Common Questions for Families
What is Autism Spectrum Disorder (ASD)?
ASD is a developmental brain disorder that affects a person's behavior, communication and social skills. Signs of ASD begin during early childhood and typically last throughout a person's life. The severity of symptoms is different in each person and the symptoms may change in response to early intervention, growth and development.
A diagnosis of ASD includes several conditions that used to be diagnosed separately: Asperger's Syndrome, Autistic Disorder, Childhood Disintegrative Disorder (CDD), and Pervasive Developmental Disorder-Not Otherwise Specified (PDD-NOS).
What is the difference between a medical diagnosis and an educational diagnosis of ASD?
A medical diagnosis is made by a physician based on an assessment of symptoms and diagnostic tests. A medical diagnosis of ASD is most frequently made by a physician based on criteria from the Diagnostic and Statistical Manual of Mental Disorders (DSM). An educational determination is made by a multi-disciplinary team of various school professionals. The evaluation results are reviewed by a team of qualified professionals and the parents to determine whether a student qualifies for special education and related services under the Individuals with Disabilities Education Act (IDEA).
What is the Autism Spectrum Disorder Database?
In 2013, the North Dakota Legislature passed a law (NDCC chapter 23-01-41) that requires the North Dakota Department of Health (NDDoH) to create and manage a database which includes a record of all individuals diagnosed with ASD. The information collected will be used to complete epidemiologic surveys, research and analysis, and to provide services to individuals with an ASD.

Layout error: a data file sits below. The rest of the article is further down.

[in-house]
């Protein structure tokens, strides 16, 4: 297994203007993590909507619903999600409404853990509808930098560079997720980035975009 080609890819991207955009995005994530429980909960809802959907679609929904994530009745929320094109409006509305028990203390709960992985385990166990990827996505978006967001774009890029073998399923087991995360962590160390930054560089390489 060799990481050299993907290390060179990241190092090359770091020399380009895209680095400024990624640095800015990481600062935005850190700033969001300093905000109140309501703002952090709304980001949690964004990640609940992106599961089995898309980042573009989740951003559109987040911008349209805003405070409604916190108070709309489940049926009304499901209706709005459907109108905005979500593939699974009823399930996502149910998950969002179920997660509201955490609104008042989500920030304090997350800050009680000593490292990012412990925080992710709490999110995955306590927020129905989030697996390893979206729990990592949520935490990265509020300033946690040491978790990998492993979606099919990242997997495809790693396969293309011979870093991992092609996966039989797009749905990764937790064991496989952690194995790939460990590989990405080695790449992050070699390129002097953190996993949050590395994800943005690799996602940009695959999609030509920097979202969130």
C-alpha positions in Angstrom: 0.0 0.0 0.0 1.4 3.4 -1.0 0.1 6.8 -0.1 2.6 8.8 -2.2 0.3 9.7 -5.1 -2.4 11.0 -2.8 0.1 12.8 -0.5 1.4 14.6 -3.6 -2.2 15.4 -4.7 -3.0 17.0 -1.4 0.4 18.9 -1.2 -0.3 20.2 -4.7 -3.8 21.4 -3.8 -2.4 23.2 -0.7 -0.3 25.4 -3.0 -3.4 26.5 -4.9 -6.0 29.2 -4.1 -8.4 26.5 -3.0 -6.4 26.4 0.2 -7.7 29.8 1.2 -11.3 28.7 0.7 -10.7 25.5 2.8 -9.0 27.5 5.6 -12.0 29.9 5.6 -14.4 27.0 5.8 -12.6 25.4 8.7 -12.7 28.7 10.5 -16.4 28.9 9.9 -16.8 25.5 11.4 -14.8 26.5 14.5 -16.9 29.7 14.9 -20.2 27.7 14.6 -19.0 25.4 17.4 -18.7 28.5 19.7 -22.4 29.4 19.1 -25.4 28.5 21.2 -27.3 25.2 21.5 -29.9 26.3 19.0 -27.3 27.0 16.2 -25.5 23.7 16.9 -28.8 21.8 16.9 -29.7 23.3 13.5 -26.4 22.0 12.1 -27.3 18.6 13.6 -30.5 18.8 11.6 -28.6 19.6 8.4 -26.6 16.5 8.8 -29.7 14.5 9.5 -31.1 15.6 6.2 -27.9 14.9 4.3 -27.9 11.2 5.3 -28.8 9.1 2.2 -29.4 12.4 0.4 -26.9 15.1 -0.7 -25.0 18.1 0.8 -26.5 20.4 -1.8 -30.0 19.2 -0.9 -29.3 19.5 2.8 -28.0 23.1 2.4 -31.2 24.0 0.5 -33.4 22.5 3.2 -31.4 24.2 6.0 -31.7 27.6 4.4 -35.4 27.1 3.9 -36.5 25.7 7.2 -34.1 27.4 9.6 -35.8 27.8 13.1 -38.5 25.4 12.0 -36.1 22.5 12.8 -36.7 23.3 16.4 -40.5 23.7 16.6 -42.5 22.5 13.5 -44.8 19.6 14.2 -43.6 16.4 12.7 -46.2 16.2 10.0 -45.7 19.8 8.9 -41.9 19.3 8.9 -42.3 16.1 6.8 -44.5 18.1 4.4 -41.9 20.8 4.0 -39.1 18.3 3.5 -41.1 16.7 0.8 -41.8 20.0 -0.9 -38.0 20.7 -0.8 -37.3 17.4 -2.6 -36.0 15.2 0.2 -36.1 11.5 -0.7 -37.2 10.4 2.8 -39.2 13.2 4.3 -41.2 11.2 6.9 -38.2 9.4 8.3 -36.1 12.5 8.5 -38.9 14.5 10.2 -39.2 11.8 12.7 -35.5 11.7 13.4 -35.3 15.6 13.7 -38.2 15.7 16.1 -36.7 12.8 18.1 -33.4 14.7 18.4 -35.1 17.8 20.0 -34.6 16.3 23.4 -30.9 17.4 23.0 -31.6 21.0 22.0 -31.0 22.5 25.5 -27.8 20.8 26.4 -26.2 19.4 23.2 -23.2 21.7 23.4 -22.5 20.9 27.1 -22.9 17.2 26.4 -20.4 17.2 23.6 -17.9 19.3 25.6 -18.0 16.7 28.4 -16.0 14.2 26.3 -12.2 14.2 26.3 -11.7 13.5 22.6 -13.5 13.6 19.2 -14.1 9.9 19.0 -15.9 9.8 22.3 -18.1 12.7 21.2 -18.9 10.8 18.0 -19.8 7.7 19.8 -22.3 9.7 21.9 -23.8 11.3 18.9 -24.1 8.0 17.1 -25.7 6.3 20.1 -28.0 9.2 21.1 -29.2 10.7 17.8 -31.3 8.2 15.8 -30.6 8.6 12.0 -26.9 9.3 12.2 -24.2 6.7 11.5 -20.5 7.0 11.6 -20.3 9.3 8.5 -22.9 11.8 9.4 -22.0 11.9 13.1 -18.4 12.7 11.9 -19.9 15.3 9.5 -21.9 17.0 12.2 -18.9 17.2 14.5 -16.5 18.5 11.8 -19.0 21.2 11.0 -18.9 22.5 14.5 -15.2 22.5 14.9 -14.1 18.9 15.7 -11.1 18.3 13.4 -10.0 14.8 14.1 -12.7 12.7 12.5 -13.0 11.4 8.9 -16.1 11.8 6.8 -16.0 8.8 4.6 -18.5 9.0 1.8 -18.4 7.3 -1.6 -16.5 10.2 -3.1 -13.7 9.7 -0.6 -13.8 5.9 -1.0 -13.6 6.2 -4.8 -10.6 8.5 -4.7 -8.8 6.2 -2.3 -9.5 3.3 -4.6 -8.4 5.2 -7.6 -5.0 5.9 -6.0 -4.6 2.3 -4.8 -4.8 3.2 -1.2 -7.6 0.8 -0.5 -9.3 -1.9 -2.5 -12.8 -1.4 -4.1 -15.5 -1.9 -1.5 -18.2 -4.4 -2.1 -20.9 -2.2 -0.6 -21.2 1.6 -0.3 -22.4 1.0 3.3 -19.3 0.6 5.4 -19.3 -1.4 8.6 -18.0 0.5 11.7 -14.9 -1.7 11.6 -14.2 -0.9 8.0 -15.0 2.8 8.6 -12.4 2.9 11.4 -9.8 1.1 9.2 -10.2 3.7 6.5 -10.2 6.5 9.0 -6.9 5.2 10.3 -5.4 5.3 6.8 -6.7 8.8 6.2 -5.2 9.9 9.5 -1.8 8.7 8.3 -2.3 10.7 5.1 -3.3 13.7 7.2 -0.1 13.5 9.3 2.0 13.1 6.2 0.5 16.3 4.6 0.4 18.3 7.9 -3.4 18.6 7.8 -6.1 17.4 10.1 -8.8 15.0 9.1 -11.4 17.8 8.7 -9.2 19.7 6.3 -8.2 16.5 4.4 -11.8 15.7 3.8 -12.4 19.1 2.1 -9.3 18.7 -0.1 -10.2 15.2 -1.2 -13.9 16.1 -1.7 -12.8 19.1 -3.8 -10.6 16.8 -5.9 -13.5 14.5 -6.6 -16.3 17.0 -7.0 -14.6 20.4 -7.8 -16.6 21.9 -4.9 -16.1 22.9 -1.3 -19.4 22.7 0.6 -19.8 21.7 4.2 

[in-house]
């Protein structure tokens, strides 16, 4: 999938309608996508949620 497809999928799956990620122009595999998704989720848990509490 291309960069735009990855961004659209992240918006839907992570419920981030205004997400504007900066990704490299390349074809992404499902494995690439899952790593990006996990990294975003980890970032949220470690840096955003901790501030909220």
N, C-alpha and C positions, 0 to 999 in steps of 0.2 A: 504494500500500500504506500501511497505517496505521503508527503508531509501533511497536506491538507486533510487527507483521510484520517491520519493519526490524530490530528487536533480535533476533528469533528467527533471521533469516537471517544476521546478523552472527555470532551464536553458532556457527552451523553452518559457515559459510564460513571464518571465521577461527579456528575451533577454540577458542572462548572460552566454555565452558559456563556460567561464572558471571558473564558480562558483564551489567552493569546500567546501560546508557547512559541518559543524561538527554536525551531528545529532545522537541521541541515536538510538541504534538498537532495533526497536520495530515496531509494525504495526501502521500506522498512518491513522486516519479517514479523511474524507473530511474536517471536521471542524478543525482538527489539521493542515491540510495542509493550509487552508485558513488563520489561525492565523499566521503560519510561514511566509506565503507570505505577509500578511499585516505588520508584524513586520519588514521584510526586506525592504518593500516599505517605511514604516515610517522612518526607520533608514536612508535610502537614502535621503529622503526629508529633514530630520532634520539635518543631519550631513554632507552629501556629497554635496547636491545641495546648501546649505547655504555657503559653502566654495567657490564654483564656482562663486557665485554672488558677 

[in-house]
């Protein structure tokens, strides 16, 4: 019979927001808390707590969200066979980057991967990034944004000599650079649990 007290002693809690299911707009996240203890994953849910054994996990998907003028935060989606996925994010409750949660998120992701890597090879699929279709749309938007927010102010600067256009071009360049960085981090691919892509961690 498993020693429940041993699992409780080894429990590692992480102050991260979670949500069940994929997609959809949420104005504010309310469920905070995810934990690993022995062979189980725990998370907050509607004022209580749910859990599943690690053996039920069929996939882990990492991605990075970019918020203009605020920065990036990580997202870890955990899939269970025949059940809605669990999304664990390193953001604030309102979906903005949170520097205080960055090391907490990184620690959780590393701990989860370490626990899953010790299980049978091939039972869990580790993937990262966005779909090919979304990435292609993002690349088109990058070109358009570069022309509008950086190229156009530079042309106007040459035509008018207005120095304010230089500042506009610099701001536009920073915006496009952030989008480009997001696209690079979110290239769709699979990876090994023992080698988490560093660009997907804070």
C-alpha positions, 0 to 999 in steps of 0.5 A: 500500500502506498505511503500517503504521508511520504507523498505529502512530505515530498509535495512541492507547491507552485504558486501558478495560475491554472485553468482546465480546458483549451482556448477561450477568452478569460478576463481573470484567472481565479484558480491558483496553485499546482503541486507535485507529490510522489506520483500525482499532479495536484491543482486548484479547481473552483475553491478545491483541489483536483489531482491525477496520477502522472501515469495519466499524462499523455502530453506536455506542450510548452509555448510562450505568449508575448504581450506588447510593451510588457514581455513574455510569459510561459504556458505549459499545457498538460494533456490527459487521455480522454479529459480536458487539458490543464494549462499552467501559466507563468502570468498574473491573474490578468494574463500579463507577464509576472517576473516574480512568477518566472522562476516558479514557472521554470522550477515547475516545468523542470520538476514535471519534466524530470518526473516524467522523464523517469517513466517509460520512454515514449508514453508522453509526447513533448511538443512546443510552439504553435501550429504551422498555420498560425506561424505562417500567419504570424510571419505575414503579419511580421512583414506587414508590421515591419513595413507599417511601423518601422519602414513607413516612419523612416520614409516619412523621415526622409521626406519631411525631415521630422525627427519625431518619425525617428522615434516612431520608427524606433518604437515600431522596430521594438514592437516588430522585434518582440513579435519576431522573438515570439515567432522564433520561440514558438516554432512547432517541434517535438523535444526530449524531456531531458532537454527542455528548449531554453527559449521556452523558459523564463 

How are individuals reported into the database?
After an individual has been diagnosed with ASD, a physician, psychologist, health care professional, or their designee will report the individual by completing a specific form and submitting it to the NDDoH. Only individuals who are North Dakota residents or one of the individual's parents/guardians are a resident of North Dakota will be reported.
When does reporting take place?
A reporter or the reporter's designee has to report newly diagnosed individuals into the database within 30 days of diagnosis. A reporter or the reporter's designee has to report previously diagnosed individuals into the database within 30 days of the individual's first patient or client encounter with the reporter. The reporter/diagnostician will make the determination on whether the form is filled out on the same day the diagnosis is made or during a follow-up appointment with the patient or client.
What information will be in the database?
The database contains the following:
- Demographics such as the individual's date of birth, gender and race
- Contact information for the individual and the parents or guardians
- Information about the diagnostician and the person submitting the form
- Information about the tools that were used to make the diagnosis
Why is personal information being collected?